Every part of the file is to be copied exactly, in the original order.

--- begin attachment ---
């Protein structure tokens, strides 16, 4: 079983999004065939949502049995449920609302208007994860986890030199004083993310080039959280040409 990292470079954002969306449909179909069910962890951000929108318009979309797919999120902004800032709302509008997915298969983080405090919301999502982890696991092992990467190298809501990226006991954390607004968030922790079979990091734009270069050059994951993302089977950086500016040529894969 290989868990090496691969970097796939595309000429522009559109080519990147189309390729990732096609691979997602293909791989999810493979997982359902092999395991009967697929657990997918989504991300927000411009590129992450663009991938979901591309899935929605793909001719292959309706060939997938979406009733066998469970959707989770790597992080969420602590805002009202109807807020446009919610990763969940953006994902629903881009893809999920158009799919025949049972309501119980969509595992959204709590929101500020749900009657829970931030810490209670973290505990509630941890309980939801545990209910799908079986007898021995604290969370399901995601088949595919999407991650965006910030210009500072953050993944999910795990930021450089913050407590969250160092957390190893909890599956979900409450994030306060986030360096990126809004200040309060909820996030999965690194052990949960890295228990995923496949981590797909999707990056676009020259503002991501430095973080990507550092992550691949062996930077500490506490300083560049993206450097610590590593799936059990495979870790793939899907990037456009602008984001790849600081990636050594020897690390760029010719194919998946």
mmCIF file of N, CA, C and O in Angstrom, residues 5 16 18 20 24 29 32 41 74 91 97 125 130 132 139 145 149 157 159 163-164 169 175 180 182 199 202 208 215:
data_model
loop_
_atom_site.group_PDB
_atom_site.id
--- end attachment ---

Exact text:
């Protein structure tokens, strides 16, 4: 079983999004065939949502049995449920609302208007994860986890030199004083993310080039959280040409 990292470079954002969306449909179909069910962890951000929108318009979309797919999120902004800032709302509008997915298969983080405090919301999502982890696991092992990467190298809501990226006991954390607004968030922790079979990091734009270069050059994951993302089977950086500016040529894969 290989868990090496691969970097796939595309000429522009559109080519990147189309390729990732096609691979997602293909791989999810493979997982359902092999395991009967697929657990997918989504991300927000411009590129992450663009991938979901591309899935929605793909001719292959309706060939997938979406009733066998469970959707989770790597992080969420602590805002009202109807807020446009919610990763969940953006994902629903881009893809999920158009799919025949049972309501119980969509595992959204709590929101500020749900009657829970931030810490209670973290505990509630941890309980939801545990209910799908079986007898021995604290969370399901995601088949595919999407991650965006910030210009500072953050993944999910795990930021450089913050407590969250160092957390190893909890599956979900409450994030306060986030360096990126809004200040309060909820996030999965690194052990949960890295228990995923496949981590797909999707990056676009020259503002991501430095973080990507550092992550691949062996930077500490506490300083560049993206450097610590590593799936059990495979870790793939899907990037456009602008984001790849600081990636050594020897690390760029010719194919998946």
mmCIF file of N, CA, C and O in Angstrom, residues 5 16 18 20 24 29 32 41 74 91 97 125 130 132 139 145 149 157 159 163-164 169 175 180 182 199 202 208 215:
data_model
loop_
_atom_site.group_PDB
_atom_site.id